Steven J. Lempp, regional vice president of the MGIS Companies, a Salt Lake City, UT-based provider of insurance products and services for physicians, says the most common malpractice claims he has seen against NPs and PAs involve medication errors, communication oversights, and working while impaired. “A supervising ER physician was named in a claim involving a PA who had been accused of inappropriate touching,” he says. “The claim was filed against the PA for the action and against the supervisor for poor supervision and training of the PA.”

EPs often don’t realize they can be held liable for failure to follow up with a PA or NP if the PA or NP delayed or failed to order specific labs critical to patient care, says Lempp. He recommends that EPs take these steps:

• Assure that all other health care providers under the EP’s supervision have medical professional liability insurance;

• Have an attorney review all legal contracts pertaining to professional services to be provided by the EP to a third party;

• Contact their broker, insurance consultant, risk manager, or the insurance company’s representative to review the EP’s medical professional liability policy and to better understand how the contract may perform in the event a claim is made against the EP for the professional services provided by an NP, PA, or other health care provider under the EP’s direction and supervision.

Supervising EPs commonly have these duties and requirements, says Lempp:

• Establishing and delegating the procedures performed by the provider within the scope of the practice of the supervising physician;

• Being responsible for a timely review of patient records;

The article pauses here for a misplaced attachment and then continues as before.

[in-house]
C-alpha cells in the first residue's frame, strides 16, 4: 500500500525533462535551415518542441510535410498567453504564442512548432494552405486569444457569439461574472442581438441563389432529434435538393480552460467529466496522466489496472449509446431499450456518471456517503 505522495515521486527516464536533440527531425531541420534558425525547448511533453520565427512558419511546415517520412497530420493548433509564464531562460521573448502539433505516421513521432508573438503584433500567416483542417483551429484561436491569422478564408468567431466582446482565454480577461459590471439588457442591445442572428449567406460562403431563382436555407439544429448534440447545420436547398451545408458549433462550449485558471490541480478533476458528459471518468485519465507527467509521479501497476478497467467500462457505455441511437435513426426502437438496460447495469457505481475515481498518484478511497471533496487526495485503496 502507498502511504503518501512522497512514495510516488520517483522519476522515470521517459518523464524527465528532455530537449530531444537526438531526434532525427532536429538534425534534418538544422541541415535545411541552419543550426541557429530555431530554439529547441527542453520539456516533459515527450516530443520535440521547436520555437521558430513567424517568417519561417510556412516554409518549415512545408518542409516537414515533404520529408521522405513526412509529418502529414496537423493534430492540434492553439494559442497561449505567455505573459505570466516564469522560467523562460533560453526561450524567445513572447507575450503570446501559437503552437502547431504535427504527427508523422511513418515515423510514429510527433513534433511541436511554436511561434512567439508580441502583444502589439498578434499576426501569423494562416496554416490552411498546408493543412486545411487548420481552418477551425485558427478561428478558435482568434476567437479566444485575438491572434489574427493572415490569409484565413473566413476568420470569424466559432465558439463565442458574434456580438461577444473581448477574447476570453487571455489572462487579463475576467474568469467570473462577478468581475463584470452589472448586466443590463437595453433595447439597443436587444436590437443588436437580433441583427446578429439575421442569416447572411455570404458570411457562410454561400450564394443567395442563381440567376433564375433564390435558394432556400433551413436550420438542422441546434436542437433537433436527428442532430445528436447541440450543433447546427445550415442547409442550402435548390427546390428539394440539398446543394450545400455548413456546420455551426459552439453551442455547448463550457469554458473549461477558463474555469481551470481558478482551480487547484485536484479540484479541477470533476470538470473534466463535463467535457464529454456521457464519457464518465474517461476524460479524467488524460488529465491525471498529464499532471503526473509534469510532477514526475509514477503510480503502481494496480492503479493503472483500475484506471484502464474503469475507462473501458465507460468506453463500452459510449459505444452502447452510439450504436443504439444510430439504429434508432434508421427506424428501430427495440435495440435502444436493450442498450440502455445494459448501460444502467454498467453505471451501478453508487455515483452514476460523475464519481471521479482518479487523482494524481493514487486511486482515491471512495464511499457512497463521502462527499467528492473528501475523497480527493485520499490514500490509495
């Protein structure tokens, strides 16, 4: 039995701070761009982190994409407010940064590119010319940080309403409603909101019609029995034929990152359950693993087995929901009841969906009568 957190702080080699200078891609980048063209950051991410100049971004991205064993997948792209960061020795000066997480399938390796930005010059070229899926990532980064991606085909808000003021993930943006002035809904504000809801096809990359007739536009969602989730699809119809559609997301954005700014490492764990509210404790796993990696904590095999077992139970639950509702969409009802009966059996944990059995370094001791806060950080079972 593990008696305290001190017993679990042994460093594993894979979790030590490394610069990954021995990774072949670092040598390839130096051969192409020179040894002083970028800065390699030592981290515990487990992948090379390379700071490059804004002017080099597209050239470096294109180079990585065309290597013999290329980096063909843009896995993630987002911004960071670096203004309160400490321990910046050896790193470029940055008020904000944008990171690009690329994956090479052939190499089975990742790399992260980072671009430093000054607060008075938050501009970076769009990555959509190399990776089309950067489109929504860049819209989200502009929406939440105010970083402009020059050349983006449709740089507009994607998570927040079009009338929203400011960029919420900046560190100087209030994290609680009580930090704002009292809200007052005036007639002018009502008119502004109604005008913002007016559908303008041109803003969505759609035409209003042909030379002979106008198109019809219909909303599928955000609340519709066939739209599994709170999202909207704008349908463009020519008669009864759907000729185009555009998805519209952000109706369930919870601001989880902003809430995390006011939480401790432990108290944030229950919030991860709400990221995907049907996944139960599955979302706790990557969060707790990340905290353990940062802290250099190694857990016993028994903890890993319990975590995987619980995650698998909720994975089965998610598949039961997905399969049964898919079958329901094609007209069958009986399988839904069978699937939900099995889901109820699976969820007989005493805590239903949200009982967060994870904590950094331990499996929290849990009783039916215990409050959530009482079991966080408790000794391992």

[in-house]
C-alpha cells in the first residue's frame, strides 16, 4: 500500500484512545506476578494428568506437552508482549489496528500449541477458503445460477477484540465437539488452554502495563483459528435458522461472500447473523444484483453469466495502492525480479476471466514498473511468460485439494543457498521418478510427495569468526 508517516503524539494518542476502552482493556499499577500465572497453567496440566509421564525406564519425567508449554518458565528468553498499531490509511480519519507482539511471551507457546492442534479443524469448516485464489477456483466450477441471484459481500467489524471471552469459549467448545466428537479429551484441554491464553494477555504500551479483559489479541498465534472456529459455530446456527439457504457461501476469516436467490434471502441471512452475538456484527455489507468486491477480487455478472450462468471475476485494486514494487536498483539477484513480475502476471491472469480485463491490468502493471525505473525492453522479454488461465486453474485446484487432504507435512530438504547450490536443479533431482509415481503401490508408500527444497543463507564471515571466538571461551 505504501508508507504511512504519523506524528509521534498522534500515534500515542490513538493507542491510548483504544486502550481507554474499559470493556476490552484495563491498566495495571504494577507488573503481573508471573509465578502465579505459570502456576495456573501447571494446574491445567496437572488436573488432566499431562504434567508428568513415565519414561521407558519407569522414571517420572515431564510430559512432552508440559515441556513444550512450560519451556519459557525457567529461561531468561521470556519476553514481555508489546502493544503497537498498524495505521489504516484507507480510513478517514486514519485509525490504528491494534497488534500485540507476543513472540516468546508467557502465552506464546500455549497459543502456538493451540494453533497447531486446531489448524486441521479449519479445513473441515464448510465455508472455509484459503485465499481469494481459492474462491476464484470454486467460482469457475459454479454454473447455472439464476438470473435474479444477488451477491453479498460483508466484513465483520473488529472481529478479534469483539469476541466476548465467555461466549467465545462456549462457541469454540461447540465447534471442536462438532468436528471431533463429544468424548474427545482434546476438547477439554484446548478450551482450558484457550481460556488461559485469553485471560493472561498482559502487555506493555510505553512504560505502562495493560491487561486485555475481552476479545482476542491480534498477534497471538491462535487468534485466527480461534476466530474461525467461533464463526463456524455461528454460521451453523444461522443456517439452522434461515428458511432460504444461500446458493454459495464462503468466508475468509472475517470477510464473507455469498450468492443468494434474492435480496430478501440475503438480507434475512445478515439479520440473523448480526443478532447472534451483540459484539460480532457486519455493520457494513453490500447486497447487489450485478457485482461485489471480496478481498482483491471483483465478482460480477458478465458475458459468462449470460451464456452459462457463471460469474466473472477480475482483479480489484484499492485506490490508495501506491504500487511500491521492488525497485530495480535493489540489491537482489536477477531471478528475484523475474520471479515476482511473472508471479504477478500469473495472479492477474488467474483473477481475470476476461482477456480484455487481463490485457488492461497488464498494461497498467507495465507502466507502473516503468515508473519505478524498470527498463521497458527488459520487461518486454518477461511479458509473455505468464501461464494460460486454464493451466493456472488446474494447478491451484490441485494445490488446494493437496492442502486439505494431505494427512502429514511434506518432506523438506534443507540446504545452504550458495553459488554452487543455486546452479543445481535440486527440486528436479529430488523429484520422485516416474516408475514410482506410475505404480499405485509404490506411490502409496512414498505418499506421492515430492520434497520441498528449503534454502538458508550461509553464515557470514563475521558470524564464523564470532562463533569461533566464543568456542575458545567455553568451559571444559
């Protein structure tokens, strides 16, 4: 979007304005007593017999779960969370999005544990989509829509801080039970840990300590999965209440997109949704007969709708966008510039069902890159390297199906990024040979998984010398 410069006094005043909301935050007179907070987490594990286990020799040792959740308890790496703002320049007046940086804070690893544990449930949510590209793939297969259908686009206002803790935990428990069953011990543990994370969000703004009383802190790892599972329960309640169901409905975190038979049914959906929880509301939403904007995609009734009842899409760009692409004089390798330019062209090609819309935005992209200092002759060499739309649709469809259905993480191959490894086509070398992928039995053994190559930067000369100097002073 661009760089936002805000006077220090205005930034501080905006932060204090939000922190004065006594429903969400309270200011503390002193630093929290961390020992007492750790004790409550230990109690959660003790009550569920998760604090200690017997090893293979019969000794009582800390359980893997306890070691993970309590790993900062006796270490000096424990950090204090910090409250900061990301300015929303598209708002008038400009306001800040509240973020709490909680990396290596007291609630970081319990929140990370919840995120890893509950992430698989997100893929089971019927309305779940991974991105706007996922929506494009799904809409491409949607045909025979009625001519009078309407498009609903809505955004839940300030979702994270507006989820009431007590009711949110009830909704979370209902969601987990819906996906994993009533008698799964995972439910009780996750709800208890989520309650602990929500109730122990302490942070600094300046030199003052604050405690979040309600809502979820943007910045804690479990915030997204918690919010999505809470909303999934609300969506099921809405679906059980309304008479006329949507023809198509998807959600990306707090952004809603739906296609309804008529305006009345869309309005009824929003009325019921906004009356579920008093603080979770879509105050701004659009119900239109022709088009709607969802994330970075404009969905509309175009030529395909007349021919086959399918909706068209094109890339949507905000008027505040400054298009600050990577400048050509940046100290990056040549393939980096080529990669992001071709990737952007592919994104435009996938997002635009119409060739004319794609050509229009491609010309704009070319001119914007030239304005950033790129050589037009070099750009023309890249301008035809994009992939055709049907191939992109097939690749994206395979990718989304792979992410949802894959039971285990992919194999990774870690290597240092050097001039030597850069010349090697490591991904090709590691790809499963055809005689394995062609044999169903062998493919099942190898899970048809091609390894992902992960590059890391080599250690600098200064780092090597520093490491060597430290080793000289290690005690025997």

• Being continuously available to consult with or collaborate with the provider;

• Reviewing the provider’s performance;

• Designating an alternate supervising physician if the supervising physician is not available.

Lempp says that a common misconception involves the scenario of an EP signing a state medical or nursing licensing board application as a supervising physician for an NP or PA, wherein the provider is not employed by the physician practice, practices at a separate facility, and the EP does not see the patient.

“The medical and nurse licensing board of the individual states regulates professional licensing for NPs and PAs,” says Lempp. “It is, therefore, incumbent on the EP to become familiar with the state rules, regulations, and statutes governing a physician’s role and responsibility as a supervising physician when signing an application.”

Sources

For more information, contact:

  • Steven J. Lempp, Regional Vice President, The MGIS Companies, Salt Lake City, UT. Phone: (800) 969-6447, ext. 128. E-mail: Steve.Lempp@mgis.com.
  • David W. Spicer, JD, Palm Beach Gardens, FL. Phone: (561) 625-6066. E-mail: D.Spicer@davidspicerlaw.com.
  • Richard D. Watters, JD, Lashly & Baer, PC, St. Louis, MO. Phone: (314) 621-2939. E-mail: rdwatters@lashlybaer.com.